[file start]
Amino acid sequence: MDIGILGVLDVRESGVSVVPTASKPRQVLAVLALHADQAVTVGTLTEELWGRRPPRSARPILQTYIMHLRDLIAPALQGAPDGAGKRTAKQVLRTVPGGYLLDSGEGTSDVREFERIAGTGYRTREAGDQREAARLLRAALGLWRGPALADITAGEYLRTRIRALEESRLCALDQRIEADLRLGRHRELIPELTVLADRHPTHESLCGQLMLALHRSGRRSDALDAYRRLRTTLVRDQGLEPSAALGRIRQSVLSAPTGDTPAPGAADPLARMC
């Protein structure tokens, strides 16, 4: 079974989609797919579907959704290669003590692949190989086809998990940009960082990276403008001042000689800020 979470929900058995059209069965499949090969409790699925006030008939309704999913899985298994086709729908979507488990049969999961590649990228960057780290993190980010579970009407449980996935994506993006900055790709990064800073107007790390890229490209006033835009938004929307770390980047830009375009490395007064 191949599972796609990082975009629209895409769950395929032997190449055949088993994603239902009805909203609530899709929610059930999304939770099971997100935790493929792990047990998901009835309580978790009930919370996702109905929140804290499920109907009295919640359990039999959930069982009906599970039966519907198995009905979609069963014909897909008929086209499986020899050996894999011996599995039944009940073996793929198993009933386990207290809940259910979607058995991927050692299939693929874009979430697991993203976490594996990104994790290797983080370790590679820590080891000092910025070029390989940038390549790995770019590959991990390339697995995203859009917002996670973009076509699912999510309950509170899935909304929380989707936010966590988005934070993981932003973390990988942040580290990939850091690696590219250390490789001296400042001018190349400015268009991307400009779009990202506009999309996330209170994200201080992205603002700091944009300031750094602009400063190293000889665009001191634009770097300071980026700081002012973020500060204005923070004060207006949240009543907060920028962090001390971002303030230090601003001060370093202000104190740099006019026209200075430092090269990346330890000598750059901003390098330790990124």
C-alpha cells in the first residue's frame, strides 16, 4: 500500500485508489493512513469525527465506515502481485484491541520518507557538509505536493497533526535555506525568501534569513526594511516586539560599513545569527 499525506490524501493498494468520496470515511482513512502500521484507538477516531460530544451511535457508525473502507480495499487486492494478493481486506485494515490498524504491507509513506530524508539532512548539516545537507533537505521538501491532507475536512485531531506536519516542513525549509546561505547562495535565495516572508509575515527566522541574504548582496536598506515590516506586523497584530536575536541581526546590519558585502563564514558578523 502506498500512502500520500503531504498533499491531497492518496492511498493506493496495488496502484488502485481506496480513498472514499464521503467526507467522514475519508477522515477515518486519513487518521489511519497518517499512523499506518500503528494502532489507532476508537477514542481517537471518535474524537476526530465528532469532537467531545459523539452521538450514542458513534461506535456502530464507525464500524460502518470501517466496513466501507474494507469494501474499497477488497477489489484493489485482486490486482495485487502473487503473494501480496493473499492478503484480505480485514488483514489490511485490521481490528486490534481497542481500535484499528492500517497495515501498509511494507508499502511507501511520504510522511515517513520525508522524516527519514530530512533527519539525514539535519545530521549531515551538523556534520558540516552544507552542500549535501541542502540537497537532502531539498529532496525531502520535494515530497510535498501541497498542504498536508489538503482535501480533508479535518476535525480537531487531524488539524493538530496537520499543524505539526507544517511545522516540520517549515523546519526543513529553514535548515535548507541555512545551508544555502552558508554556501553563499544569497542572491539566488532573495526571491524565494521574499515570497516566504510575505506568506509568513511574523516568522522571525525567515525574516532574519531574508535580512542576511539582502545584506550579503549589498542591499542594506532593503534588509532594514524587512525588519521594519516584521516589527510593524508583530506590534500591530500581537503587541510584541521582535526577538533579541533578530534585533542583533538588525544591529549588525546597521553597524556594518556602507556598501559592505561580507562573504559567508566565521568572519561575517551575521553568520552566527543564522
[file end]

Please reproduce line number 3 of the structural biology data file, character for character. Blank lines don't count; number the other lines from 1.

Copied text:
C-alpha cells in the first residue's frame, strides 16, 4: 500500500485508489493512513469525527465506515502481485484491541520518507557538509505536493497533526535555506525568501534569513526594511516586539560599513545569527 499525506490524501493498494468520496470515511482513512502500521484507538477516531460530544451511535457508525473502507480495499487486492494478493481486506485494515490498524504491507509513506530524508539532512548539516545537507533537505521538501491532507475536512485531531506536519516542513525549509546561505547562495535565495516572508509575515527566522541574504548582496536598506515590516506586523497584530536575536541581526546590519558585502563564514558578523 502506498500512502500520500503531504498533499491531497492518496492511498493506493496495488496502484488502485481506496480513498472514499464521503467526507467522514475519508477522515477515518486519513487518521489511519497518517499512523499506518500503528494502532489507532476508537477514542481517537471518535474524537476526530465528532469532537467531545459523539452521538450514542458513534461506535456502530464507525464500524460502518470501517466496513466501507474494507469494501474499497477488497477489489484493489485482486490486482495485487502473487503473494501480496493473499492478503484480505480485514488483514489490511485490521481490528486490534481497542481500535484499528492500517497495515501498509511494507508499502511507501511520504510522511515517513520525508522524516527519514530530512533527519539525514539535519545530521549531515551538523556534520558540516552544507552542500549535501541542502540537497537532502531539498529532496525531502520535494515530497510535498501541497498542504498536508489538503482535501480533508479535518476535525480537531487531524488539524493538530496537520499543524505539526507544517511545522516540520517549515523546519526543513529553514535548515535548507541555512545551508544555502552558508554556501553563499544569497542572491539566488532573495526571491524565494521574499515570497516566504510575505506568506509568513511574523516568522522571525525567515525574516532574519531574508535580512542576511539582502545584506550579503549589498542591499542594506532593503534588509532594514524587512525588519521594519516584521516589527510593524508583530506590534500591530500581537503587541510584541521582535526577538533579541533578530534585533542583533538588525544591529549588525546597521553597524556594518556602507556598501559592505561580507562573504559567508566565521568572519561575517551575521553568520552566527543564522